Statistical Methods

The analysis of signal peaks in pulse-height spectra.
The estimation of the signal location and intensity of a peak in a pulse height spectrum is important for x-ray and gamma-ray spectroscopy, charged-particle spectrometry, liquid chromatography, and many other subfields. However, both the “centroid” and “signal intensity” of a peak in a pulse-height spectrum are ill-defined quantities and different methods of analysis will yield different numerical results. We applies three methods of analysis. Method A is based on simple count summation and is likely the technique most frequently applied in practice. The analysis is straightforward and fast, and does not involve any statistical modeling. We found that it provides reliable results only for high signal-to-noise data, but has severe limitations in all other cases. Method B employs a Bayesian model to extract signal counts and centroid from the measured total and background counts. The resulting values are derived from the respective posteriors and, therefore, have a rigorous statistical meaning. The method makes no assumptions about the peak shape. It yields reliable and relatively small centroid uncertainties. However, it provides relatively large signal count uncertainties. Method C makes a strong assumption regarding the peak shape by fitting a Gaussian function to the data. The fit is based again on a Bayesian model. Although Method C requires careful consideration of the Gaussian width (usually given by the detector resolution) used in the fitting, it provides reliable values and relatively small uncertainties both for the signal counts and the centroid.

The figure above shows some of our results with Method C. The pulse-height spectrum (bottom panel) was artificially generated with a signal of 35 counts near channel 985. The red lines indicate 50 randomly chosen credible fit lines (from among 50,000 samples). The posterior for the signal counts is shown in the top panel. The estimated signal counts amount to 32+/-11, in agreement with the true signal counts. Notice that the Bayesian model does indeed predict a peak, because the probability for zero counts is vanishingly small. For more information, see the paper by Rodgers and Iliadis, Nucl. Instr. Meth. A 998, 165172 (2021). Cade Rodgers is a UNC undergraduate student.

Gamma-ray spectroscopy using a binned likelihood approach.
The measurement of a reaction cross section from a pulse height spectrum is a ubiquitous problem in experimental nuclear physics. In γ-ray spectroscopy, this is accomplished frequently by measuring the intensity of full-energy primary transition peaks and correcting the intensities for experimental artifacts, such as detection efficiencies and angular correlations. Implicit in this procedure is the assumption that full-energy peaks do not overlap with any secondary peaks, escape peaks, or environmental backgrounds. However, for complex γ-ray cascades, this is often not the case. Furthermore, this technique is difficult to adapt for coincidence spectroscopy, where intensities depend not only on the detection efficiency, but also the detailed decay scheme. We developed a method that incorporates the intensities of the entire spectrum (e.g., primary and secondary transition peaks, escape peaks, Compton continua, etc.) into a statistical model, where the transition intensities and branching ratios can be determined using Bayesian statistical inference. This new method provides an elegant solution to the difficulties associated with analyzing coincidence spectra. A pulse height spectrum of the 151 keV resonance in 18O(p,γ)19F is shown in the figure above. Instead of only analyzing the net intensities of full-energy peaks, we analyze the entire measured spectrum to find the fractions of the different primary decays (and associated secondary transitions) in 19F. This method is described in detail in Dermigny et al., NIM A, 830, 427 (2016). Jack Dermigny is a former UNC graduate student.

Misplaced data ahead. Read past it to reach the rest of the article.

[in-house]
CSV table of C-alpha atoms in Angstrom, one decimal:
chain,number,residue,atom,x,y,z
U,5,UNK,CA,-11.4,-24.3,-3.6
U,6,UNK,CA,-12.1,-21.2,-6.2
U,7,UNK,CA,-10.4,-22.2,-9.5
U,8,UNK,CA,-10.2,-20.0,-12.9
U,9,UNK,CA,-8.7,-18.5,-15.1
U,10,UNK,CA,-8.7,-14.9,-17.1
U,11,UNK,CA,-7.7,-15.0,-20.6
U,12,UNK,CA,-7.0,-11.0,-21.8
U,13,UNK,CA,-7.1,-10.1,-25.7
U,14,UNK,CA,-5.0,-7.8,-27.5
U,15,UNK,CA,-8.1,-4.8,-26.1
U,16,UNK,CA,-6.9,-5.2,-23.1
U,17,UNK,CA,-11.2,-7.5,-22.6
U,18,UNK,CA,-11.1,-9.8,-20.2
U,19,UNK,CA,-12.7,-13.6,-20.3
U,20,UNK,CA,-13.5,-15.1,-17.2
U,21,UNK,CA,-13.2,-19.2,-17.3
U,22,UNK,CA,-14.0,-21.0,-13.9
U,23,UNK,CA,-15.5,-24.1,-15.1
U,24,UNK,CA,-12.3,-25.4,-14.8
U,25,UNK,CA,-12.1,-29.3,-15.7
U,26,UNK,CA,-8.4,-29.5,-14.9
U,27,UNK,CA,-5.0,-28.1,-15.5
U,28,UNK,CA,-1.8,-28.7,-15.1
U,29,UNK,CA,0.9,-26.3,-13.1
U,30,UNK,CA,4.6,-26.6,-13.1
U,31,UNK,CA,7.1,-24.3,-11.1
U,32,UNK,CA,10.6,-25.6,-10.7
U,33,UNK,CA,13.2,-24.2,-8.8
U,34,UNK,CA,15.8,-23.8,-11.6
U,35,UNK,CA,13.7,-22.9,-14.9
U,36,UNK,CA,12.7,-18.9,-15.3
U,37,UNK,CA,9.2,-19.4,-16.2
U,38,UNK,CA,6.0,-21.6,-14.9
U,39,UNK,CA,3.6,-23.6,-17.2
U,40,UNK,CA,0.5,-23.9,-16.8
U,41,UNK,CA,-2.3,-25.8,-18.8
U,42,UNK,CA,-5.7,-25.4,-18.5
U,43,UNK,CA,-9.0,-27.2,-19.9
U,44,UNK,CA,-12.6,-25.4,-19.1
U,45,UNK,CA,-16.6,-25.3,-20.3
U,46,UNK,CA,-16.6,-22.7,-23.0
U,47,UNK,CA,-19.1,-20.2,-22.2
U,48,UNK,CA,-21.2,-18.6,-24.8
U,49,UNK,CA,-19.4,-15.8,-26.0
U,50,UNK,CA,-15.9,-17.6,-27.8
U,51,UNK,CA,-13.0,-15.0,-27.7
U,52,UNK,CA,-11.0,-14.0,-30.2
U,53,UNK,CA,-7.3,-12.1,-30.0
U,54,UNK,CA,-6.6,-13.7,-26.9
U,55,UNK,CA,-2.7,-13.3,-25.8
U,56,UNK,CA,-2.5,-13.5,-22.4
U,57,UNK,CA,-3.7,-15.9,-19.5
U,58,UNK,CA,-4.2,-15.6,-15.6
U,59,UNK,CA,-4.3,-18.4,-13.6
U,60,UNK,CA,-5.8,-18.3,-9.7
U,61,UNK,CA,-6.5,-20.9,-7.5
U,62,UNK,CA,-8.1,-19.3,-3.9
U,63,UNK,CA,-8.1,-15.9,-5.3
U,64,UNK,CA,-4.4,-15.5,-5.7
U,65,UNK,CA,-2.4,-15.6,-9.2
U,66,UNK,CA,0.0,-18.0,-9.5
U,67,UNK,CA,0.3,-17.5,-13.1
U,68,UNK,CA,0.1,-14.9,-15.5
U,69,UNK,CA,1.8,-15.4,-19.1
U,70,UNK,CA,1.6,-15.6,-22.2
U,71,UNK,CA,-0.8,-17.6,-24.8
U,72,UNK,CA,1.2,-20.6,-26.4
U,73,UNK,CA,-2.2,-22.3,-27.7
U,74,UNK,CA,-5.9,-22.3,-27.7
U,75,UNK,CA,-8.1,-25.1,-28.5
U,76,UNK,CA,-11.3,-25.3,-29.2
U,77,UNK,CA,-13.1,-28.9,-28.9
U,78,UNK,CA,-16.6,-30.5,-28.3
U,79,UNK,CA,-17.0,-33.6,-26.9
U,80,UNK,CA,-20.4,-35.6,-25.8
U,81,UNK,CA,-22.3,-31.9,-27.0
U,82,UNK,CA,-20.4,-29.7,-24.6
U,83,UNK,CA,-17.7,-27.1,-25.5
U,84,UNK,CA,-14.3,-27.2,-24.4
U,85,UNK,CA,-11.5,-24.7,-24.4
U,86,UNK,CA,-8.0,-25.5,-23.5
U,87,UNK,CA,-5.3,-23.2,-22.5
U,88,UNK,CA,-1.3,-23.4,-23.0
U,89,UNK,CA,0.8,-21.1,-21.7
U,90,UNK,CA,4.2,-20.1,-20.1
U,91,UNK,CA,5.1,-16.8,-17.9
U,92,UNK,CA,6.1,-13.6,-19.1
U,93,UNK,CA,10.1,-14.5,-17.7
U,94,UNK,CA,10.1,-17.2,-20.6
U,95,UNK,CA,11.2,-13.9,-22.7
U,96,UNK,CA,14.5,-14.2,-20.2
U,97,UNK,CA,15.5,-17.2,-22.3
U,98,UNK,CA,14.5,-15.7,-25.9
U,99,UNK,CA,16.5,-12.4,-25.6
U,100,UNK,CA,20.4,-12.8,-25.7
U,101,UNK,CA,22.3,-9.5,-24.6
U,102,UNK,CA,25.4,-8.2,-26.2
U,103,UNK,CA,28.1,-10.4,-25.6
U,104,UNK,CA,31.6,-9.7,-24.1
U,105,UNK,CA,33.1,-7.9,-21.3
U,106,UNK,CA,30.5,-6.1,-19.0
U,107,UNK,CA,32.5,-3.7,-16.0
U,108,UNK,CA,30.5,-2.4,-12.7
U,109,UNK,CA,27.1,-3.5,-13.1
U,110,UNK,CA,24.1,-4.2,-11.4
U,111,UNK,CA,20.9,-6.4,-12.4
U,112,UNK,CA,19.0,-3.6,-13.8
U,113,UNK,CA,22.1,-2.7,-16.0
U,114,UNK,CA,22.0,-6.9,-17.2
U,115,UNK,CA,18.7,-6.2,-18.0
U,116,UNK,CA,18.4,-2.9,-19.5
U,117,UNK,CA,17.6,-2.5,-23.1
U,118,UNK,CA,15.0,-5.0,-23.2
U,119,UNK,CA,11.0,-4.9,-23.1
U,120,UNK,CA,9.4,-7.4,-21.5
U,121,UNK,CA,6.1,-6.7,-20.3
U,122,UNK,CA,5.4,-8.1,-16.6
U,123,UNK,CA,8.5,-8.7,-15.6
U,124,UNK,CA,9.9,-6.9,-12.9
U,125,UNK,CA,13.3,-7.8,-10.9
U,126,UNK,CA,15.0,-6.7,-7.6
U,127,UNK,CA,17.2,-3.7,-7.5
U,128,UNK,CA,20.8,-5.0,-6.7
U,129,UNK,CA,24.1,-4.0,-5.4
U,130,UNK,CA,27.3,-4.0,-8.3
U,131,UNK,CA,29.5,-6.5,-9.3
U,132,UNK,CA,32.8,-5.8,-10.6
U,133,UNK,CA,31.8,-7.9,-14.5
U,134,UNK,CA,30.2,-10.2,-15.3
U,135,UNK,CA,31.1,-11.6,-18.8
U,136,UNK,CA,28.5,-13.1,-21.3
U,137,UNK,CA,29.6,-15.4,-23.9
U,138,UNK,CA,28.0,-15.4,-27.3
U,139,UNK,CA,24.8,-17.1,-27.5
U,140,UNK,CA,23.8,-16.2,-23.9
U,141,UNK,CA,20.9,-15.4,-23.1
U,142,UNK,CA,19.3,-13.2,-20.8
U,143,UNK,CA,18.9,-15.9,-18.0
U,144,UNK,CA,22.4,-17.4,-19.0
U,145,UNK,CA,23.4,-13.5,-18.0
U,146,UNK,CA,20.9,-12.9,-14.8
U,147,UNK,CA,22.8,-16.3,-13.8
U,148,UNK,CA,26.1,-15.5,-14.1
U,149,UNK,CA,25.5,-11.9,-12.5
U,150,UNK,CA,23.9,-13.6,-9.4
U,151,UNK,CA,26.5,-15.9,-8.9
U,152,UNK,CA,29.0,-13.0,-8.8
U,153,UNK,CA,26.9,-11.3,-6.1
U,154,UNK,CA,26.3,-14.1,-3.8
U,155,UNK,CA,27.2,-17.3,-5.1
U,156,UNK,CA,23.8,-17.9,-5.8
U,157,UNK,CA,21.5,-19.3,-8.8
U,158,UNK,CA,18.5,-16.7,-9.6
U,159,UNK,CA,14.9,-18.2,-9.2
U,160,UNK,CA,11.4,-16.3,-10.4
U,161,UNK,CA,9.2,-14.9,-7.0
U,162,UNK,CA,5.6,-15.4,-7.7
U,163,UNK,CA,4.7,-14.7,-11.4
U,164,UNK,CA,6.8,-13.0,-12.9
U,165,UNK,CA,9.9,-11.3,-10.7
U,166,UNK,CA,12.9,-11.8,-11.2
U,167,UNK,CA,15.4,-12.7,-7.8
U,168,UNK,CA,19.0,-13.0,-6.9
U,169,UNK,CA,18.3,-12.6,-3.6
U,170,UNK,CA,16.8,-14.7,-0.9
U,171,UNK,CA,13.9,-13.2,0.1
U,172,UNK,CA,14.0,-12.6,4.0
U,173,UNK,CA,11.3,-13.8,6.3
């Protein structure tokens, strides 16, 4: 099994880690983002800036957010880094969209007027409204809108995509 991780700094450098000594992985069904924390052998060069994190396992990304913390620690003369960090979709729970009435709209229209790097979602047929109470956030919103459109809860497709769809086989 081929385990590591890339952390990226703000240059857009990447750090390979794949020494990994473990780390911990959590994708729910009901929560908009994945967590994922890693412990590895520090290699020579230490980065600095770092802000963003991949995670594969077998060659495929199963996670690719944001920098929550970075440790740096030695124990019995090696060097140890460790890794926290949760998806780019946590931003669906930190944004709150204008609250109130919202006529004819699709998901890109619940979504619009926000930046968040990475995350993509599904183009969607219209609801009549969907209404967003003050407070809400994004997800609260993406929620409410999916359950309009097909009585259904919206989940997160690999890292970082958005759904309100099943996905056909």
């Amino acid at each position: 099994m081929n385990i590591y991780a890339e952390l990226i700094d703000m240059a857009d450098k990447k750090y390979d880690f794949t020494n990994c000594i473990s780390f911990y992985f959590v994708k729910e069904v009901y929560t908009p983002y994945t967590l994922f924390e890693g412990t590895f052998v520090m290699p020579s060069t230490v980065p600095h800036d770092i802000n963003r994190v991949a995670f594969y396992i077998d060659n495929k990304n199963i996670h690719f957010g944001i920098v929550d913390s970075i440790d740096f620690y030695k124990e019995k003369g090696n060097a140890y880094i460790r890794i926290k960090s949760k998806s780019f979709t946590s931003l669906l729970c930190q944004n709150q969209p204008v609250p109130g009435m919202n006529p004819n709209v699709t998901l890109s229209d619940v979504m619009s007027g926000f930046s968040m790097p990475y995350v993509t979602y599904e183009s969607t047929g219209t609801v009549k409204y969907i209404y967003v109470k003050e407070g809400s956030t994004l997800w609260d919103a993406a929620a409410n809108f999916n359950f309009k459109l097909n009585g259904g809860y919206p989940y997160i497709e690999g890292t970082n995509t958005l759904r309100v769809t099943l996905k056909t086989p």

Bayesian S-factors and thermonuclear reaction rates.
The problem of estimating non-resonant astrophysical S-factors and thermonuclear reaction rates, based on measured nuclear cross sections, is of major interest for nuclear energy generation, neutrino physics, and element synthesis. Many different methods have been applied in the past to this problem, which were based on traditional statistics. Bayesian methods, on the other hand, are now in widespread use in the physical sciences. In astronomy, for example, Bayesian statistics is applied to the observation of extra-solar planets, gravitational waves, and type Ia supernovae. However, nuclear physics, in particular, has been slow to adopt Bayesian methods.

We derived astrophysical S-factors and reaction rates based on Bayesian statistics. To this end, we developed a framework that incorporates robust parameter estimation, systematic effects, and non-Gaussian uncertainties in a consistent manner. An example is shown in the figure on the left. The lines show a large sample of “credible” S-factors derived from the Bayesian analysis of the available data for the 3He(3He,2p)4He reaction. More information can be found in Iliadis et al., ApJ 831, 107 (2016). So far, we determined Bayesian rates for five reactions and these have been implemented into STARLIB